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i dig a pony - heiroin i dig a road hog - groupies i pick a moon dog - fuck knows :s i roll a stoney - rolling stones correct me if im wrong

yeah, sounds about right. moon dog = John's band way back when was Johnny and the Moondogs.

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sbroxmysox1991, he wasn't saying it was bad because of the lyrics, he just thought it was one of their worst songs. I sort of agree with him... it's not bad... just not good for a Beatles song.

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The things that Lennon sings about: digging a pony (celebrating, partying), doing a road hog (boning a groupie chick), picking a moon dog (choosing a band member/forming a rock n roll band), rolling a stoney (not sure what that means - getting high?), feeling the wind blow (being aware of/using current culture/trends to enhance prestige/use in music), syndicating any boat... (making money/doing business from anything you do (film, photos, cartoons, whatever the Beatles did that spun off from their music because people are interested and will pay) - these are all things that Lennon has invented to amuse himself/become himself, become a legendary pop star.

But the point of "I Dig A Pony" is that all these amusements and inventions pale in comparison to the love that he has found, and so "All I want is YOU!" (You are all that is important now. And "Everything has got to be the way you want it to be" (All the things I ever have wanted before are such nonsense. Now all I want is what You want).

In other words, all that the things that Lennon has accomplished or done before in his life are not very satisfying after all and, in fact, essentially meaningless . Now all he wants is what his true love wants (Yoko Ono, no doubt).

@Carlhole Who knows but this is what I think too. Ironic, self-referential, all Lennon's Late-Beatles themes. PArdon my suffiness but I'm collecting examples of postmodernism in Late & Post-Beatles. For no "good" reason I assure you. There are more than a few...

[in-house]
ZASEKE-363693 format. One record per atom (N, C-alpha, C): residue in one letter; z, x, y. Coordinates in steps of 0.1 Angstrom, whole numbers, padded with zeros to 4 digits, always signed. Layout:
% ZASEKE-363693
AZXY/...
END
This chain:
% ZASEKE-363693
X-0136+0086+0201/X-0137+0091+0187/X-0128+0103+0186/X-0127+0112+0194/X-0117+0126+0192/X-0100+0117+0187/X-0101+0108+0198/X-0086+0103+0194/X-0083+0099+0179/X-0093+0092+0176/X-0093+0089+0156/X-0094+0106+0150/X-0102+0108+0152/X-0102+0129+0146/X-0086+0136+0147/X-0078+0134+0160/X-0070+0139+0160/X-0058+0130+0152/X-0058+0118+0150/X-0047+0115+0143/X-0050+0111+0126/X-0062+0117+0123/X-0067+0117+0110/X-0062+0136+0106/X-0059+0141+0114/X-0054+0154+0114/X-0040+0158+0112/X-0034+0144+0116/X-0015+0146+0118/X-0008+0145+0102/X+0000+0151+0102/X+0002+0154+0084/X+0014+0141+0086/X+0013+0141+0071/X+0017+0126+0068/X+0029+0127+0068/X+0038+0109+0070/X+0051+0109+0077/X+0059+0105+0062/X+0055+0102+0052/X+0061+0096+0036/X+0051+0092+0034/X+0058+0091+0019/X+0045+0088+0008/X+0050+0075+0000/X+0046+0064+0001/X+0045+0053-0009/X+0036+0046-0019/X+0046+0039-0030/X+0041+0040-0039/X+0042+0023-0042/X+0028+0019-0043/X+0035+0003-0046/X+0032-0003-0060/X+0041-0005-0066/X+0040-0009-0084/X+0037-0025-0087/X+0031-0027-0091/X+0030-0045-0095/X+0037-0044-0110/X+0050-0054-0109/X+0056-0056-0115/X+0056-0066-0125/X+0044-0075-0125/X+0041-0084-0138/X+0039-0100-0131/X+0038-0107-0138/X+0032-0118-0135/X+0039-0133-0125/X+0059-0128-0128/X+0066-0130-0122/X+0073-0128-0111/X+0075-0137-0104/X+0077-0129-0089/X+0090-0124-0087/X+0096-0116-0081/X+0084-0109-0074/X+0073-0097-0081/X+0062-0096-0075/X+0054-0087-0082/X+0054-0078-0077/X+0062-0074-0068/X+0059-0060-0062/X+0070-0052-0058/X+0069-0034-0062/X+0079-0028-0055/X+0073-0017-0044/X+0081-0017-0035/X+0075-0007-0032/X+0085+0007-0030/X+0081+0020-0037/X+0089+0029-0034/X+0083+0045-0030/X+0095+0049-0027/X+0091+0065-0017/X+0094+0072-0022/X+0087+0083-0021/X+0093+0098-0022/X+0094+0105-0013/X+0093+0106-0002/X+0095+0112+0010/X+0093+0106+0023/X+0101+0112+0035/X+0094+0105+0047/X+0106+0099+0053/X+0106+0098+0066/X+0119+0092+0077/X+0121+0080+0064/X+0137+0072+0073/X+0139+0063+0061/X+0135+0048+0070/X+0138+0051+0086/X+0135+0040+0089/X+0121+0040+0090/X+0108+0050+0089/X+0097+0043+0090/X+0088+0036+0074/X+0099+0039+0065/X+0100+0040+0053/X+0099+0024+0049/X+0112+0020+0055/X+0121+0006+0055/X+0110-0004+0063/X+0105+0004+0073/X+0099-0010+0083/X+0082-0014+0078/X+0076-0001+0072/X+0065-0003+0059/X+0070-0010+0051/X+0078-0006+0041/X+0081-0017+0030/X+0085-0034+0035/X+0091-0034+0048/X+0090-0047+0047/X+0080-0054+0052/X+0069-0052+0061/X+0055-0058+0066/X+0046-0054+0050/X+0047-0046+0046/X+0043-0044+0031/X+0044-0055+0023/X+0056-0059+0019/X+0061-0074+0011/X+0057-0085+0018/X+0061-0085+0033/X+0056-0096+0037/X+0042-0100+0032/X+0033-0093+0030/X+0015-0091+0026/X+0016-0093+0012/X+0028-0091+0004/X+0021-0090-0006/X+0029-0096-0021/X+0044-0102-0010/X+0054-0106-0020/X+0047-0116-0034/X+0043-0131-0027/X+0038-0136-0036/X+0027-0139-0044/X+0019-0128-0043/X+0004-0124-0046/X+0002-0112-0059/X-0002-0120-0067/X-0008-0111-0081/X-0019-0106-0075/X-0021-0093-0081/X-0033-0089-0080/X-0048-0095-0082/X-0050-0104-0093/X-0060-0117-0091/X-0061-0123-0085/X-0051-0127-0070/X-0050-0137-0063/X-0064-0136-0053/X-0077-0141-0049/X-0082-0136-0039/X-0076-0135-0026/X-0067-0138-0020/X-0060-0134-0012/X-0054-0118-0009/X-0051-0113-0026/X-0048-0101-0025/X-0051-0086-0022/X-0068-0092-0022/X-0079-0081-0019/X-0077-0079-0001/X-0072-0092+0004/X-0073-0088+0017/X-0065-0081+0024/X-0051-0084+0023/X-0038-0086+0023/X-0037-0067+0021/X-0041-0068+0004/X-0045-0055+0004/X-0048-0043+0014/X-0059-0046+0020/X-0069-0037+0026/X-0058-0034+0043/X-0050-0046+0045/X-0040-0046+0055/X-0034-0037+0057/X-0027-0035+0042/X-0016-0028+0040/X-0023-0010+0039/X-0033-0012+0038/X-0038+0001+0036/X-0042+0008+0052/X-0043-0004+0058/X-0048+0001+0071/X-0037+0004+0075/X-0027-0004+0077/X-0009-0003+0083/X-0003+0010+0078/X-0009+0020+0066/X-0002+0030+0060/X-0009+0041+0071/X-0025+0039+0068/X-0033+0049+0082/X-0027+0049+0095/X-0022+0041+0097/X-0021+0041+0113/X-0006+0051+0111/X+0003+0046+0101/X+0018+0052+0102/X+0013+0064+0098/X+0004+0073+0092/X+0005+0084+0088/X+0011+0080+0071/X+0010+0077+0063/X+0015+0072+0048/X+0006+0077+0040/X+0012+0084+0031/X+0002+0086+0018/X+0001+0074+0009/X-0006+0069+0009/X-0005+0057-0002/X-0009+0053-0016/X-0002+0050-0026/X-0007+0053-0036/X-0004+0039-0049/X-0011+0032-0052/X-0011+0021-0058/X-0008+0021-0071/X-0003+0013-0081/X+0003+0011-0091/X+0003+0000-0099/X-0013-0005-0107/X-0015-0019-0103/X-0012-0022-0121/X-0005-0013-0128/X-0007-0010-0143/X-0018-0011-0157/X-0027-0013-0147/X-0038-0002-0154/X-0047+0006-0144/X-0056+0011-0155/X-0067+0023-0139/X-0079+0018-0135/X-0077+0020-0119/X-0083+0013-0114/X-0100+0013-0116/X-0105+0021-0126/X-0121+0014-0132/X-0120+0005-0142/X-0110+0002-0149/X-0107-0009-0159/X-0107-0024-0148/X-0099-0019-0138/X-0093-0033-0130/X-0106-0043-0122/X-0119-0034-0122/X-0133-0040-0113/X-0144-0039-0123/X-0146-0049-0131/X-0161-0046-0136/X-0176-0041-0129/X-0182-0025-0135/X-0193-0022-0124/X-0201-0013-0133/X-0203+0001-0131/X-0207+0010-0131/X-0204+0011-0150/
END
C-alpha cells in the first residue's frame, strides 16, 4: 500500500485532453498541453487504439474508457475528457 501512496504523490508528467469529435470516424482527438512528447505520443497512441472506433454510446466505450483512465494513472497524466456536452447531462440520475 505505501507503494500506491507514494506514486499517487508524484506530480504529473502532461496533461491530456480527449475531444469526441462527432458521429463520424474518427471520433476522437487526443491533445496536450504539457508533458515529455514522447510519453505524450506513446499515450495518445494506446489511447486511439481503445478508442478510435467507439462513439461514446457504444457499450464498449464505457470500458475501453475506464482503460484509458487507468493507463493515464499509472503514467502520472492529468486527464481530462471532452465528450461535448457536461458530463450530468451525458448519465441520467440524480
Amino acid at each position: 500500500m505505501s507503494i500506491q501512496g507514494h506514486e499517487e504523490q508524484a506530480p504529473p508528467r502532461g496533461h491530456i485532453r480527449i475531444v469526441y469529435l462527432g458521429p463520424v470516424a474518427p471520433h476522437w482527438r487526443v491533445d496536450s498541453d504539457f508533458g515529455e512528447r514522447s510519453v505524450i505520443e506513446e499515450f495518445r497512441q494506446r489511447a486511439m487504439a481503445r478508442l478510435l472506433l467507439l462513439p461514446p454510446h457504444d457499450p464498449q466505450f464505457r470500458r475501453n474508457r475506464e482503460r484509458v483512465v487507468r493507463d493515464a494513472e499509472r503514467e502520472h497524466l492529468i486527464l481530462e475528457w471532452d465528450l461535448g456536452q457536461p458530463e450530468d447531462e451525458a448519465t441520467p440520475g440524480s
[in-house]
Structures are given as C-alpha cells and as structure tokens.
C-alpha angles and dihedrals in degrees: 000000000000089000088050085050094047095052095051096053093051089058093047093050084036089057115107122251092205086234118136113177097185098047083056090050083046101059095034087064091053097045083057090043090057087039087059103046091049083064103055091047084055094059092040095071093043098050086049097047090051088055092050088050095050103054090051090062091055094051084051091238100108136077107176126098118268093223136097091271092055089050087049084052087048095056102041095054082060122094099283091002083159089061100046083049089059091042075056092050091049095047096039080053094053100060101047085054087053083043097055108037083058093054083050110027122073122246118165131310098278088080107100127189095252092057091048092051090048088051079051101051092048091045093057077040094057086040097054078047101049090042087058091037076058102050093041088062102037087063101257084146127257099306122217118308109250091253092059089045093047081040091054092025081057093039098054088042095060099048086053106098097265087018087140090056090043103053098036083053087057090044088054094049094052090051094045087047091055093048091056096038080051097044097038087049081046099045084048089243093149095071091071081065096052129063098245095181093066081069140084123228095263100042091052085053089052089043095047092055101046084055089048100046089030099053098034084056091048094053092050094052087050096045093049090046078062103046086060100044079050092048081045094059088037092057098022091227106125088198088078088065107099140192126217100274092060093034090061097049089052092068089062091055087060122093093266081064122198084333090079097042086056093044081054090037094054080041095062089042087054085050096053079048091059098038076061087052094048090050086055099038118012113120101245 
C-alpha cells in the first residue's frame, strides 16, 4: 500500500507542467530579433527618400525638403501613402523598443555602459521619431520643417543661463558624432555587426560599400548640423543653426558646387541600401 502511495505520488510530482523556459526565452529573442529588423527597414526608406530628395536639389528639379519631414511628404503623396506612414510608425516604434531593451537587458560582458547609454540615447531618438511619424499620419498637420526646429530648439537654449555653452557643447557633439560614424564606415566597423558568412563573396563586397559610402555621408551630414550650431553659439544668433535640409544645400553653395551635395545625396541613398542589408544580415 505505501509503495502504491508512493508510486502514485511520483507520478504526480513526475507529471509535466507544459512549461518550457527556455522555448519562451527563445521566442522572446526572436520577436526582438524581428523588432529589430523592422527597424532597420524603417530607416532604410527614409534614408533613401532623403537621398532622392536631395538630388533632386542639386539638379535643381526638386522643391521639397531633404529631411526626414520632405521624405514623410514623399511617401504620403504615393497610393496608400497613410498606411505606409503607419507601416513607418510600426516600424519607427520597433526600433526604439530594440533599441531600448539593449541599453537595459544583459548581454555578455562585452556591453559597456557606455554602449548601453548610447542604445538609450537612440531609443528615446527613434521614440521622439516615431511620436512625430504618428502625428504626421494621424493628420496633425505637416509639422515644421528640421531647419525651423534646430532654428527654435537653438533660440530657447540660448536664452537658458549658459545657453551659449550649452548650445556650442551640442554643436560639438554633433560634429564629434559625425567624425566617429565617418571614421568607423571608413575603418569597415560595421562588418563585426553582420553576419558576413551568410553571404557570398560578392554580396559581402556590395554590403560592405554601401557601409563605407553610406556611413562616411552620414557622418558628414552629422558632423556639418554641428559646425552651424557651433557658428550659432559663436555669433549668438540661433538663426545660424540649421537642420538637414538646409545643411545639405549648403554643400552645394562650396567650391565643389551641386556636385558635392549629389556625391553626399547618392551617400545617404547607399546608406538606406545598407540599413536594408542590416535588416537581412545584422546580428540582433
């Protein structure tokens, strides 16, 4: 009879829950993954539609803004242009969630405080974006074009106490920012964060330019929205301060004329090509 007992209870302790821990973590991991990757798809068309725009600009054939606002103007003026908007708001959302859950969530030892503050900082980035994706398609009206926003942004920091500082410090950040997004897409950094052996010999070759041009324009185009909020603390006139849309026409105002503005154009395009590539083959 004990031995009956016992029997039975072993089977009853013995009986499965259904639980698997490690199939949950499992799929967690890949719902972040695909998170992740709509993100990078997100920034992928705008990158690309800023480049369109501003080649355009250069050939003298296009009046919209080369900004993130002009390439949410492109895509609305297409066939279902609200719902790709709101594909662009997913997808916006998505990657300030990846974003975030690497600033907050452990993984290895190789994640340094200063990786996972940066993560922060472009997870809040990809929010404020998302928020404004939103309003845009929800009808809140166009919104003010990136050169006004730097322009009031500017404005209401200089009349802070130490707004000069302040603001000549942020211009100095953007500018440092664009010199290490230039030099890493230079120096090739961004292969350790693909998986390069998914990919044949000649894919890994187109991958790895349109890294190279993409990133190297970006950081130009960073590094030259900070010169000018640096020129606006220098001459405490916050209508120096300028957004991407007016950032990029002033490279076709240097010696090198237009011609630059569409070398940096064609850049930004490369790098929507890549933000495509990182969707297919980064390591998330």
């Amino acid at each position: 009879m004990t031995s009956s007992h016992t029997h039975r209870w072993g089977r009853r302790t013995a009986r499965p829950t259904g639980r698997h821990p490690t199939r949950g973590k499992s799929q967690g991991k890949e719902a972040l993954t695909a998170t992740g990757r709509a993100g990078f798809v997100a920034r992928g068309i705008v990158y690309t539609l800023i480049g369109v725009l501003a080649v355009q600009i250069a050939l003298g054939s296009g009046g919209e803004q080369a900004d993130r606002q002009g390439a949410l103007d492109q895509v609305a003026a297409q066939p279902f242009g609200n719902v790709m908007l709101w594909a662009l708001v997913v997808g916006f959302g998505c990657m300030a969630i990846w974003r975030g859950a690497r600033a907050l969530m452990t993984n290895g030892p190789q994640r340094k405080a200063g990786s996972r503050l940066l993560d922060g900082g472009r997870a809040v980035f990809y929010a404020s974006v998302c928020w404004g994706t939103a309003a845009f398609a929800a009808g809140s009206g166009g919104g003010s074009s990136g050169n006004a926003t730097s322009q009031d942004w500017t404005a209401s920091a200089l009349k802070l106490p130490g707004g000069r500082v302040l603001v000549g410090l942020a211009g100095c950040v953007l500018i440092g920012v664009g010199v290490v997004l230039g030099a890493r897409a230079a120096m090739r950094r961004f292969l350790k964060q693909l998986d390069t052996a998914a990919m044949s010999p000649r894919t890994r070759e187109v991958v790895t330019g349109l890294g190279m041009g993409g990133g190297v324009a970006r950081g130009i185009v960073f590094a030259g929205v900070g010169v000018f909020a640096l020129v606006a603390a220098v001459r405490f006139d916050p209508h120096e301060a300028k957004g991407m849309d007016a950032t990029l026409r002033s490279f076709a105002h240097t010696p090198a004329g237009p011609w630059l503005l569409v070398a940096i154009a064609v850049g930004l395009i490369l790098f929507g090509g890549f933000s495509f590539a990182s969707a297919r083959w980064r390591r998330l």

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Still piecing this one together, I think it's similar to Come Together-- but instead of describing in order each member of the band themselves, I'm pretty sure each part is commenting on the popular musicians of the day-- the Beatles contemporaries.

roll a stoney = The Rolling Stones (imitating everyone they know)

feel the wind blow (Blowin' in the wind) = Bob Dylan (Indicating everything you see (Like, say, in Subterranean Homesick Blues?)

syndicate any boat you row = Beach Boys (Sloop John B, perhaps???)

Perhaps the Moon Dog is Donovan?

hmm...

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the last verse is 'I LOAD A LORRY"

ROLL A LORRY!!!!!!

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Last verse is not "I dug a pony" it's "I rode a lorry." A lorry is the word used in Britain Colonies for truck.

'British colonies' LOL your obviously not british. There are no british colonies. Our country isn't big enough for something that means one thing in the north to mean something different elsewhere. People know what you mean everywhere if you say lorry! They may also use 'truck' 'tractor-trailer', HGV ( heavy goods vehicle ) or 'Artic' ( articulated lorry ) but there are no colonies in Britain. Even those far up north in scotland will totally understand people from Liverpool like the Beatles if they listen hard enough!

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This song is about beastiality with small horses and "penetrating" road hogs ... the beatles were into some weird shit